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Let $\mathcal{J} = \{J_1,...,J_n\}$ be a set of jobs with each $J_i = [a_i,r_i,d_i]$ where the job becomes available at its arrival time $a_i$, requires $r_i$ execution time and needs to be finished at its deadline $d_i$ (hard real time). Assume we have $m$ processors available.

Given the above, what scheduling algorithms are available to deal with this? I'm aware of a publication by Horn that gives a solution using flows; since that was in 1974 and flows are comparatively slow, I tried to find faster algorithms for this setting, but couldn't find any. The book on scheduling by Pinedo suggested in this answer on CS.SE mentions the setting and that it can be solved using flows, but unfortunately nothing else. Apart from these two sources, I have been unsuccessful.

Are there known algorithms to solve the above problem that are faster than flow networks on $\Theta(n)$ nodes?

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  • $\begingroup$ Did you try a literature search (e.g., searching for papers that cite the Horn paper you mention)? $\endgroup$ – D.W. Oct 20 '14 at 0:57
  • $\begingroup$ I did, but couldn't find any more recent papers discussing this setting. It's mostly about tasks issuing jobs periodically, sporadically or aperiodically - basically online settings from what I could tell, about jobs that repeat with differing degrees of regularity. $\endgroup$ – G. Bach Oct 20 '14 at 1:30
  • $\begingroup$ Why is Horn's solution "comparatively slow" (and compared to what?) Aren't the reduction and solving the resulting single-commodity network flow both polynomial time? If you're concerned about an $O(n^3)$ algorithm being too slow, there have been advances in solving network flow problems more efficiently since the 1970s (mostly by using clever data structures to reduce $O(n^2)$ subproblems to $O(n\lg n)$, I think). See for example, Ahuja, Magnati and Orlin, Network Flows, 1993. $\endgroup$ – Wandering Logic Oct 20 '14 at 12:17
  • $\begingroup$ @WanderingLogic I'm aiming for something near-linear or quadratic at worst, and as far as I can tell, the best currently available flow algorithms are $\mathcal{O}(|V|\cdot|E|)$ which in this case would be $\mathcal{O}(n^3)$ since the constructed network has $\Theta(n^2)$ edges in the worst case. $\endgroup$ – G. Bach Oct 20 '14 at 12:22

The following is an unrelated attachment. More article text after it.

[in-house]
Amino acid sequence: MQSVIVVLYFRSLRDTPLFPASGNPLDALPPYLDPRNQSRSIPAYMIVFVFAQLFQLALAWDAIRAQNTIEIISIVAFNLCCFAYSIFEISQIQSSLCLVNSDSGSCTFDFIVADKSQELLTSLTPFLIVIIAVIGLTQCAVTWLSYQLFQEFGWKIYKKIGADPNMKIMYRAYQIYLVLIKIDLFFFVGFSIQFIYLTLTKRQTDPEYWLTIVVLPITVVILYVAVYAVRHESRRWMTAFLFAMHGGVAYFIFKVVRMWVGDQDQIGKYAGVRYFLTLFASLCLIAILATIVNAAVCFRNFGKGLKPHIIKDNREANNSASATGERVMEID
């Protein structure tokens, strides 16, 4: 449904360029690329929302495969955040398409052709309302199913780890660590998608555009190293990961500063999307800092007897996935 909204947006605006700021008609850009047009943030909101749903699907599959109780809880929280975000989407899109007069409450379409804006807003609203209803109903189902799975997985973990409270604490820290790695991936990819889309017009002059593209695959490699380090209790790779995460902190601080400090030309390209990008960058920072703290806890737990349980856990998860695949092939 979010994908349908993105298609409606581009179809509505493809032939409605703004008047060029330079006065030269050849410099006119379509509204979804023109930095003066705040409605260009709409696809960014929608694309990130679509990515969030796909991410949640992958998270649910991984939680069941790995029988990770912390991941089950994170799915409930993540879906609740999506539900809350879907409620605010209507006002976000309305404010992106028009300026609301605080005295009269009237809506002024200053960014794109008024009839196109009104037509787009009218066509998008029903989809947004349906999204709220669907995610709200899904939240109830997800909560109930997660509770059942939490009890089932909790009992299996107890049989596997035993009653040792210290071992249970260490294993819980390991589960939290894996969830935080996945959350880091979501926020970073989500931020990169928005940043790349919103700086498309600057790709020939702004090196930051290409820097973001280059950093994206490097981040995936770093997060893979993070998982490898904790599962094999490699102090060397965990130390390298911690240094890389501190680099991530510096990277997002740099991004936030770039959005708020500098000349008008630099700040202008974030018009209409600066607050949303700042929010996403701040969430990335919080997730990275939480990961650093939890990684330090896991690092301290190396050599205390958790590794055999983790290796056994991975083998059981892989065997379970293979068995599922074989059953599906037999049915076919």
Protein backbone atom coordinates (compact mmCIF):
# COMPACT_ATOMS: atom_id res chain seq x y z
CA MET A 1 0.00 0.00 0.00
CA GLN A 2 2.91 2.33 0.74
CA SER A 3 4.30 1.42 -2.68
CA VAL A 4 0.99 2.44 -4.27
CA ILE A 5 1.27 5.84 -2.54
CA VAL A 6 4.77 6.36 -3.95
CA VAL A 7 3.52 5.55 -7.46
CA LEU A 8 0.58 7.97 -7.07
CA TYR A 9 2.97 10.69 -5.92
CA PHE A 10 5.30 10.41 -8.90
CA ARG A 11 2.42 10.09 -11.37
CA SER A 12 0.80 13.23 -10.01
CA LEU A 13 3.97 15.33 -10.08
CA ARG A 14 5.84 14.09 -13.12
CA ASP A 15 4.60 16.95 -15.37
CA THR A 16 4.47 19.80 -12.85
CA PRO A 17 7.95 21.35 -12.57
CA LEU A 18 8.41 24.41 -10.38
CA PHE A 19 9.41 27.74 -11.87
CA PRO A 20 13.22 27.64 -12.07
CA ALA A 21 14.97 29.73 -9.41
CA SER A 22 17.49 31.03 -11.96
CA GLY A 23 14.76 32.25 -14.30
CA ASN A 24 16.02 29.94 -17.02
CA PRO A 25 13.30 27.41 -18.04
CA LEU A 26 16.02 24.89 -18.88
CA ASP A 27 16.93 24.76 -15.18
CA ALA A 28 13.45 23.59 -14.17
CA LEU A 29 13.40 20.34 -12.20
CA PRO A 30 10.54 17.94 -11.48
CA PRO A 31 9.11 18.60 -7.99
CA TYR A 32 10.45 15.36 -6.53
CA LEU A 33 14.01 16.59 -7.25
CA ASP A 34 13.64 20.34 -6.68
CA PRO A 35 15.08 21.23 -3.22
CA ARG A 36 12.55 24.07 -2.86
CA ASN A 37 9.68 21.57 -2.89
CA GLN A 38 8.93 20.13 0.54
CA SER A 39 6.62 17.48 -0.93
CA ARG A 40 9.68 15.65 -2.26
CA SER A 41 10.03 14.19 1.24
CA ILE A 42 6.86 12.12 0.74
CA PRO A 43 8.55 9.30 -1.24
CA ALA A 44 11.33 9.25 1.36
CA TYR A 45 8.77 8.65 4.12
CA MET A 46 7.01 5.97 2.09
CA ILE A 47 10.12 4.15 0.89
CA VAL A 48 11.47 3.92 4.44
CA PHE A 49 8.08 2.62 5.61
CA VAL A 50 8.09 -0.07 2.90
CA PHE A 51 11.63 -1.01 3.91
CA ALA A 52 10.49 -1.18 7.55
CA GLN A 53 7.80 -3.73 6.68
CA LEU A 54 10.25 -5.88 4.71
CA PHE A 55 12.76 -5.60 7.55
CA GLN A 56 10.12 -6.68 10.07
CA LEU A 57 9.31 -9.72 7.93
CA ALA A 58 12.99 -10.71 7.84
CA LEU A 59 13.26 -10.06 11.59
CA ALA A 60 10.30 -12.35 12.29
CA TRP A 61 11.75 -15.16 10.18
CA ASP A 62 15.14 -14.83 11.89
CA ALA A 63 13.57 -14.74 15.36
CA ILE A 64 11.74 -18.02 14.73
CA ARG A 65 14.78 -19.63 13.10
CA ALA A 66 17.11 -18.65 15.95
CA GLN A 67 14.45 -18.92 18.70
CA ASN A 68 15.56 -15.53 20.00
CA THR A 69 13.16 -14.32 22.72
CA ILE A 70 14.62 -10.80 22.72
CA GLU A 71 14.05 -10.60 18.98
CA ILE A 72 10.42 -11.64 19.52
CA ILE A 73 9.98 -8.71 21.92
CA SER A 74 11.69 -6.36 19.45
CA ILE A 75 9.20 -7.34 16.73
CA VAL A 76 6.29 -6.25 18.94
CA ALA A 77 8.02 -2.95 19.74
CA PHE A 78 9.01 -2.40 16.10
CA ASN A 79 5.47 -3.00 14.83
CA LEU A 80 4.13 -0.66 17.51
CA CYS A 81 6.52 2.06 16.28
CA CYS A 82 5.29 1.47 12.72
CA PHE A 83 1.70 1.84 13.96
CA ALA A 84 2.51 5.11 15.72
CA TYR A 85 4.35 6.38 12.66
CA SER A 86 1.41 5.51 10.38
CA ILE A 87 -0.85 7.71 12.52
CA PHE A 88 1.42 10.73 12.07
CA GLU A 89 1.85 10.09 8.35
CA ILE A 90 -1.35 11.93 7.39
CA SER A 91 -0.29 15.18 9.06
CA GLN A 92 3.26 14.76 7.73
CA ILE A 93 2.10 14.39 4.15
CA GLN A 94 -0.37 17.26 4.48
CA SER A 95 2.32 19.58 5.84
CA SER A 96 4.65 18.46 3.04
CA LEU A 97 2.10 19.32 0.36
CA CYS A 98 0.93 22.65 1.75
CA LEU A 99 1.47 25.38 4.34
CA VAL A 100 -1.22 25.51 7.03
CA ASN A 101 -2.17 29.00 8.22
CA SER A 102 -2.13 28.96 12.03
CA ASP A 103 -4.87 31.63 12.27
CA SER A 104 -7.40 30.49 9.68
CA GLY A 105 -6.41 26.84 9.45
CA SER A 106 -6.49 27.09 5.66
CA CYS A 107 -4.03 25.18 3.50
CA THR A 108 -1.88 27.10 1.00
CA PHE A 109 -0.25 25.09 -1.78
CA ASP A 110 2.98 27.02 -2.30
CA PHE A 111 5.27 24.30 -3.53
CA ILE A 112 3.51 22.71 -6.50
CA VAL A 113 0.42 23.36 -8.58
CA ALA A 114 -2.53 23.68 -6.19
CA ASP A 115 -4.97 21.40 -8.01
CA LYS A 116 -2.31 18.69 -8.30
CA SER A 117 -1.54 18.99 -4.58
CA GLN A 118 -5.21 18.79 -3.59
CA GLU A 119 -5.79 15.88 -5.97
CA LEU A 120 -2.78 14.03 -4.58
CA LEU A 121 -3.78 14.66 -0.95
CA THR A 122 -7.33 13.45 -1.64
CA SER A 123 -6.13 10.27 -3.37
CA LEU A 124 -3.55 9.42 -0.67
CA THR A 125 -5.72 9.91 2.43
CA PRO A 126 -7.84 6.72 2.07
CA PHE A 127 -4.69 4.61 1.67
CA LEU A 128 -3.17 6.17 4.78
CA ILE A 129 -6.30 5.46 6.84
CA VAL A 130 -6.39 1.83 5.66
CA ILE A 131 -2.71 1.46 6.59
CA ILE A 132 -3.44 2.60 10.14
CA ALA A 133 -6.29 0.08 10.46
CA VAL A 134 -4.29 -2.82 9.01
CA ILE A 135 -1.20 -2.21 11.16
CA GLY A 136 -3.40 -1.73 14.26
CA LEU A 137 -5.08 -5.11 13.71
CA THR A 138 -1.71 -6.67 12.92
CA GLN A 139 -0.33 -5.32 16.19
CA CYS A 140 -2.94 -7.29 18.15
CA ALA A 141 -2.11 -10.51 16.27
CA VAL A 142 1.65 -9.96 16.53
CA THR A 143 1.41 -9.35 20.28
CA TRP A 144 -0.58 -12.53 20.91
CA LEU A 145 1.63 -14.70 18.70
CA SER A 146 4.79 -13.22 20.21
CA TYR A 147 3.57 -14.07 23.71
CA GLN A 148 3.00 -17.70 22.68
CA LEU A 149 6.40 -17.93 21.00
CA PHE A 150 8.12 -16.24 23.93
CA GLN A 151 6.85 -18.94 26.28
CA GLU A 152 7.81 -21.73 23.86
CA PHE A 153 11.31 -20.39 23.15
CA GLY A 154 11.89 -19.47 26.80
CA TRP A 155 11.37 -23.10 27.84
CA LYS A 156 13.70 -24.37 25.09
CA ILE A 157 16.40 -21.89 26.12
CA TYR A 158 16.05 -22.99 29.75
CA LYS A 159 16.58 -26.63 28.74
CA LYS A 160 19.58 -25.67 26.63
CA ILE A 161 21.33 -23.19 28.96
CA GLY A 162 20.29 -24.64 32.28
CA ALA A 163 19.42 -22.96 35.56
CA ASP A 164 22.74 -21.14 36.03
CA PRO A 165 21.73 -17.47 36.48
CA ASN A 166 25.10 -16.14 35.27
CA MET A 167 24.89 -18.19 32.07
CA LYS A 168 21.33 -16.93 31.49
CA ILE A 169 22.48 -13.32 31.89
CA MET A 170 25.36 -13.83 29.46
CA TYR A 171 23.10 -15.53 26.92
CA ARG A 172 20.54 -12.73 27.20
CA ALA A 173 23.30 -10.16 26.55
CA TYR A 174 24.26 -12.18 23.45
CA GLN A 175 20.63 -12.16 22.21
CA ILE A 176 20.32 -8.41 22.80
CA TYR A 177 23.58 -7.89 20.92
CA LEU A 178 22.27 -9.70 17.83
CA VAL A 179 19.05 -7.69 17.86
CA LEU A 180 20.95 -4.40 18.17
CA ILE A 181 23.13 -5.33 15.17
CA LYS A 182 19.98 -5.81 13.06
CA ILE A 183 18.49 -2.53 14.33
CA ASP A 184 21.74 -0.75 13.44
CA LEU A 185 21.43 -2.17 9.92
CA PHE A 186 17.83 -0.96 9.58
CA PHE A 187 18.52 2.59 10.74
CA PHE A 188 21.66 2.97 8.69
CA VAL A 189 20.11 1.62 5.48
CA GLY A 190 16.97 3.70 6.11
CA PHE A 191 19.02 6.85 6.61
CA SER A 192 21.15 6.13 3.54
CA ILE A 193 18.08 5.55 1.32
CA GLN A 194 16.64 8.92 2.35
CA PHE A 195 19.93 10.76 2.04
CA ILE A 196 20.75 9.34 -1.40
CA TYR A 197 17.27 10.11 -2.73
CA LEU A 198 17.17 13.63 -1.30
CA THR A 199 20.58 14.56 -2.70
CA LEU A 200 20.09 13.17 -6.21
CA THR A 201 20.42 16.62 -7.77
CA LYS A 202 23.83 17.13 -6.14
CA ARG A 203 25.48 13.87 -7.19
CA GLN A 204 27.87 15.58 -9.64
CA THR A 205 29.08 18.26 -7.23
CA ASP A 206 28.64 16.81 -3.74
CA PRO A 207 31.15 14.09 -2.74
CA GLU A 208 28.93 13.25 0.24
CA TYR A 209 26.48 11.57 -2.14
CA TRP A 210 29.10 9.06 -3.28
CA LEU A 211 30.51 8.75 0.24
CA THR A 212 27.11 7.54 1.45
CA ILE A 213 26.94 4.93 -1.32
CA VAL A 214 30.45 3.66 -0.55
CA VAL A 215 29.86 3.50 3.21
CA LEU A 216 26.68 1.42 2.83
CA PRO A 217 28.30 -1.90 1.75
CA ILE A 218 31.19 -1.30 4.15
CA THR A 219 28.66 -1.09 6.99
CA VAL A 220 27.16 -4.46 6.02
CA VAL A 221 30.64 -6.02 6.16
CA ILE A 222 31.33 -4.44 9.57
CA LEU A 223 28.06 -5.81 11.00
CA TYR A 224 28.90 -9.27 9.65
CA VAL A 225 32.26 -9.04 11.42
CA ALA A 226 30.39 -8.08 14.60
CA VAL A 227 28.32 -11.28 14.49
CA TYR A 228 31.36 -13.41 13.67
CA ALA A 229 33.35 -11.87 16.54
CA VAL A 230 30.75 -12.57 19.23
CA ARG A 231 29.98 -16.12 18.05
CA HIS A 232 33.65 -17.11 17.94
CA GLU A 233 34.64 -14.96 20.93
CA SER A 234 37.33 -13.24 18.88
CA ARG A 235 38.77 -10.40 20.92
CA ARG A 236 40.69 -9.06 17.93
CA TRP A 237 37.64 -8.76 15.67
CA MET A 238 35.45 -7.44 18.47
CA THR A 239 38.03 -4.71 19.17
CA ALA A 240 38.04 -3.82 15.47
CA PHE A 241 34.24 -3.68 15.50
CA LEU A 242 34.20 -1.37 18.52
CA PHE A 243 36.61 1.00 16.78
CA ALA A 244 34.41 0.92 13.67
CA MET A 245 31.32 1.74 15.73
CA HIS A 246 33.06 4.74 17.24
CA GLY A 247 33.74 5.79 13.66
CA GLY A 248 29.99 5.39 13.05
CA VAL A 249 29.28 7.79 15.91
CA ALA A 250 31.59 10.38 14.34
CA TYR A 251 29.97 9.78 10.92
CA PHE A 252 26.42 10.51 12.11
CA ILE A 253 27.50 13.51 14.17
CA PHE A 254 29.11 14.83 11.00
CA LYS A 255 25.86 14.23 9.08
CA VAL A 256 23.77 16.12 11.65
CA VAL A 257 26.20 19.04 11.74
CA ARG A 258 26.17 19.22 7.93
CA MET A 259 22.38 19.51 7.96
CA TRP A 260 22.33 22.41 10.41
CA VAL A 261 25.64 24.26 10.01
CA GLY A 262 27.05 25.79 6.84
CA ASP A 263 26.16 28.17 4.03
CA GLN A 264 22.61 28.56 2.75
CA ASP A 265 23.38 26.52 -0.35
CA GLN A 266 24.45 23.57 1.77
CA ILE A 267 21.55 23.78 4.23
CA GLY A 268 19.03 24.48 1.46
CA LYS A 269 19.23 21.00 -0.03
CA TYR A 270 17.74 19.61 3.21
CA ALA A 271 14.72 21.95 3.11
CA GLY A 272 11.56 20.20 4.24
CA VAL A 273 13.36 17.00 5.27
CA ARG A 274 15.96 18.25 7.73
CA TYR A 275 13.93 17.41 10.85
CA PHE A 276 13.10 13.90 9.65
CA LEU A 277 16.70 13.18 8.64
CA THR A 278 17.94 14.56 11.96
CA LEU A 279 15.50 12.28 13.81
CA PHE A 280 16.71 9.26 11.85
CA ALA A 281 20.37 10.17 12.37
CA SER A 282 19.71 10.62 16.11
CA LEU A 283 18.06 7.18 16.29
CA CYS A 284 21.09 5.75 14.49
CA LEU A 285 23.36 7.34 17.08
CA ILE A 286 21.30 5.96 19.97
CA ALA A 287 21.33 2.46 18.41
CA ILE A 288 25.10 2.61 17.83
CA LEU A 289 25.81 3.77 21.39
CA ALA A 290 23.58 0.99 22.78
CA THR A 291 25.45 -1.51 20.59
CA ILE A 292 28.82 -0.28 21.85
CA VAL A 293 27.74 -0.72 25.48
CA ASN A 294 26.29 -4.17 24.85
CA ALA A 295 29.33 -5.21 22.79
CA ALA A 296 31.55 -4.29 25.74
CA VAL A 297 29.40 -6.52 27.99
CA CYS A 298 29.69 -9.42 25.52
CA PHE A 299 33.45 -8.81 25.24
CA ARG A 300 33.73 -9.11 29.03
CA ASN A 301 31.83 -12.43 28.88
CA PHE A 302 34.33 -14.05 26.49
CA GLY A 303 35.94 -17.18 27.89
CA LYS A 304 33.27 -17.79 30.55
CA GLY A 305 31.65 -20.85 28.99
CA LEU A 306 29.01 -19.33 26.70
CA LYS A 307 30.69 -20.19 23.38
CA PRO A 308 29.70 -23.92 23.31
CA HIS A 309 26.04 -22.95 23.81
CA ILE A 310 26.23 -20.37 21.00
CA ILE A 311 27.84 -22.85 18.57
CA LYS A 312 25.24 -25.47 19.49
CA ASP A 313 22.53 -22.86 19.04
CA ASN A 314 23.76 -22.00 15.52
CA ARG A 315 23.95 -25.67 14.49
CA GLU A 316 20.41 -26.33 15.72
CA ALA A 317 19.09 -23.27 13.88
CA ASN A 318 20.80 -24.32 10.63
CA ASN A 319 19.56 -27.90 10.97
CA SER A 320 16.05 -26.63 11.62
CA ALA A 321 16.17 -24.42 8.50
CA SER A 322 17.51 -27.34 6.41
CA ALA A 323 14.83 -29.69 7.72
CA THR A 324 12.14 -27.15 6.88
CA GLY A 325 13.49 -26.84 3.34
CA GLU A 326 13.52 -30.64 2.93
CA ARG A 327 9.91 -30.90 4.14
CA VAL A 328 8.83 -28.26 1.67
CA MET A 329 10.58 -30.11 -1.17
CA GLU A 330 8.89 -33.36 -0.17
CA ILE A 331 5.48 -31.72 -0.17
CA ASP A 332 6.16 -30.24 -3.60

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I think it is going to be tough to find a more efficient algorithm than the one you already have. You are getting close to requiring an online algorithm.

I think a lot is known about the online version of this problem. Take a look at:

Dertouzos and Mok: Multiprocessor On-Line Scheduing of Hard-Real-Time Tasks, IEEE T. Software Eng., 15(12):1497-1506, 1979.

It is known that least laxity first (also known as least slack first) scheduling is an optimal on-line greedy scheduling algorithm for the multiprocessor case only when all the $a_i$ are the same (basically: all the tasks arrive at the same time, but they have different execution times and deadlines.) Dertouzos and Mok show there is no online algorithm for the case that the $a_i$ are not known a-priori.

What I don't know is whether there is some least-slack-first algorithm similar to list scheduling. There must be a reference about this, but I haven't found it in the small amount I've looked just now. Slack is a dynamic quantity. At any time $t$ for any job $i$ it is the difference between $d_i -t$ and however much work is remaining to be done on job $i$. The slack of a job starts at the value $(d_i - a_i) - r_i$ and must be monotonically non-increasing. On imagines that one could take all the jobs, sort them by their initial slack value, and then greedily schedule them in that order, and that (for the case where the processors are identical, there are no precedence constraints, the jobs are all single-threaded, and arbitrary preemption and job migration are permitted and have no cost) you might be able to prove something concrete about it.

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  • $\begingroup$ Thanks for the reference - I have considered checking whether I can adapt any known algorithms before attempting to figure out something new, so pointing me in the (possibly) right direction here is appreciated! $\endgroup$ – G. Bach Oct 20 '14 at 19:11

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